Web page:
Olga Kharif writes in BusinessWeek about the flat-fish nature of the current municipal wireless market: Kharif plays the kazoo--as I have been--at the pre-wake for the idea of freely built city wireless network that may or may not offer free access to residents and visitors. Freely built networks involve a firm agreeing to bear all costs, with no commitment of revenue from the city, businesses, or residents. Those are dead.
The new model involves upfront service contracts from cities that replace existing telecom line items, ostensibly offering cost conservation or reduction in fees. But it's unclear how rocky the transition will be between the current model and the new one, with so many networks in rough shape during construction, and EarthLink ostensibly working with existing contracted cities to figure out how to make the business model work.
I'm quoted in the article noting how my research shows that where numbers of subscribers are reported, the level of subscriber is always enormously below the long-term break-even point, even on networks that have been operating in some fashion for a year or more. I also found that metro-scale service providers stop giving out numbers after initial excitement, which can only be attributed to a failure for those numbers to improve. While few networks beyond smaller towns are fully built out, one would expect that in areas covered, subscriber rates would climb towards predicted penetration levels if residents were able to use the service in their home. This is another data point in my book for how poorly in-home coverage from outdoor Wi-Fi nodes works.
Kharif mentions Lompoc, Calif., which appears to be the poster child for how these networks wind up not meeting expectations. The Lompoc Record said a few months ago that the city had spent $3m so far. Kharif reports that with 40,000 residents, they have just 442 users, hoping to grow to 1,000 by the end of the year. That's with a price cut implemented a few months ago. The original break-even point was 4,000 paying subscribers.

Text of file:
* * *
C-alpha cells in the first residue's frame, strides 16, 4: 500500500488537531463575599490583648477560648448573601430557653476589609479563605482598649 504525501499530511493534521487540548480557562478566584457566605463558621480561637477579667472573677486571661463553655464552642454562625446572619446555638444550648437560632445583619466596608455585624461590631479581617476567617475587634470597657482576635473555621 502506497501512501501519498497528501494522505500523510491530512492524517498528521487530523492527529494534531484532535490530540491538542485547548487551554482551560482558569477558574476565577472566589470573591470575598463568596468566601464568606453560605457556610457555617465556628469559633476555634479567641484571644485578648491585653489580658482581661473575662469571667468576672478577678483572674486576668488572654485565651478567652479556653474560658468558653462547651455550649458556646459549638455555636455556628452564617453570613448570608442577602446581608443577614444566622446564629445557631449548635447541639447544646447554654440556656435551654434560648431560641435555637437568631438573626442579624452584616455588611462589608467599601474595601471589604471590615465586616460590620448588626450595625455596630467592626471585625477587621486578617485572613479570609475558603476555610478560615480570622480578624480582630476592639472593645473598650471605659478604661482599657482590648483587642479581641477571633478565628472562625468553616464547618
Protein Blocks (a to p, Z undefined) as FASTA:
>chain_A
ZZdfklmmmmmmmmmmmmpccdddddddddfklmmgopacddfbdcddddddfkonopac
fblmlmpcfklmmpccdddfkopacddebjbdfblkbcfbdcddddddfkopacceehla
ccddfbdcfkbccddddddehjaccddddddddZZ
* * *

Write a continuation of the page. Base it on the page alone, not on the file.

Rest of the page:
Meraki builds network from small pieces, loosely joined: Meraki has 6,500 regular users of its Free the Net network, which has grown to cover a hunk of Mission, Haight, and Alamo squares using about 200 nodes, according to the company. They had just 50 nodes and 1,500 users a few months ago; growth is rapid. They have a live map showing overall users, active nodes, and bandwidth transferred. Meraki's mesh networks allow multiple entry points for backhaul bandwidth, and communicate with each other using a slightly modified form of Wi-Fi; end users can use normal Wi-Fi to connect. At $49 a node for the indoor nodes, it's pretty cheap to expand the network. Meraki has 1,500 volunteers involved in the network now, and believes 15,000 will get involved by the end of the year. Strange how bottom-up networks seem to be building where top-down is proving more complicated, expensive, and elusive.
Long Island's Suffolk and Nassau counties pick new firm for unwiring: e-Path Communications got the nod in a field that included an IBM consortium, MetroFi, and EarthLink. (I don't know that the latter two firms stayed in the bidding at the end, since bids were solicited early in the year.) e-Path Communications, a Florida firm (which apparently likes the "e" logo from Microsoft Internet Explorer; see their site), was founded in 2006, and will work with Cisco and KeySpan, a Northeast natural gas utility that offers service in those counties. KeySpan also owns 80,000 miles of fiber optic lines. 2.7m are covered in the two counties across 750 sq mi. Cisco's involvement probably involves financing, as they have elsewhere. The network's cost to build is estimated at $150m.
Newsday reports that this is an "old school" deal, with the consortium not requiring any fees from the counties. Limited access will be available for free outdoors--which means for mobile use without a booster, ostensibly--while higher tiers of service intended for homes will start at $25 per month and businesses at $55 per month. ePath is currently working in a joint venture with ATCI (a firm that mostly deals with high-tech security) to unwire Delray, Flor. It's hard to imagine how a deal like this is financially feasible without service contract commitments from the county.
Minneapolis and St. Louis Park don't know how good they got it: A short piece by the marvelous Steve Alexander, a business and technology report for the Minneapolis Star Tribune about the "bumpy" road that the two cities have had in getting Wi-Fi networks up and running. The delays they've seen are so miniscule compared to those in other cities, they should consider it smooth sailing. Minneapolis took forever to pick a vendor, and US Internet has a few technical hurdles to deal with.
I currently use Meraki at an apartment complex in Southwest Missouri. A single node connected to a KR1 EVDO router is feeding 3 other nodes and averaging about 21 users per day.
It is a temporary network that has been operating for close to a month. While the router and Alltel connection flake periodically, the Meraki continue to work and provide access to many people in the complex. I have taken some pics and blogged the temporary buildout on my site.
I am intrigued by the grassroots nature of the neighborhood networks and how well they address the needs that big government and sums of cash cannot.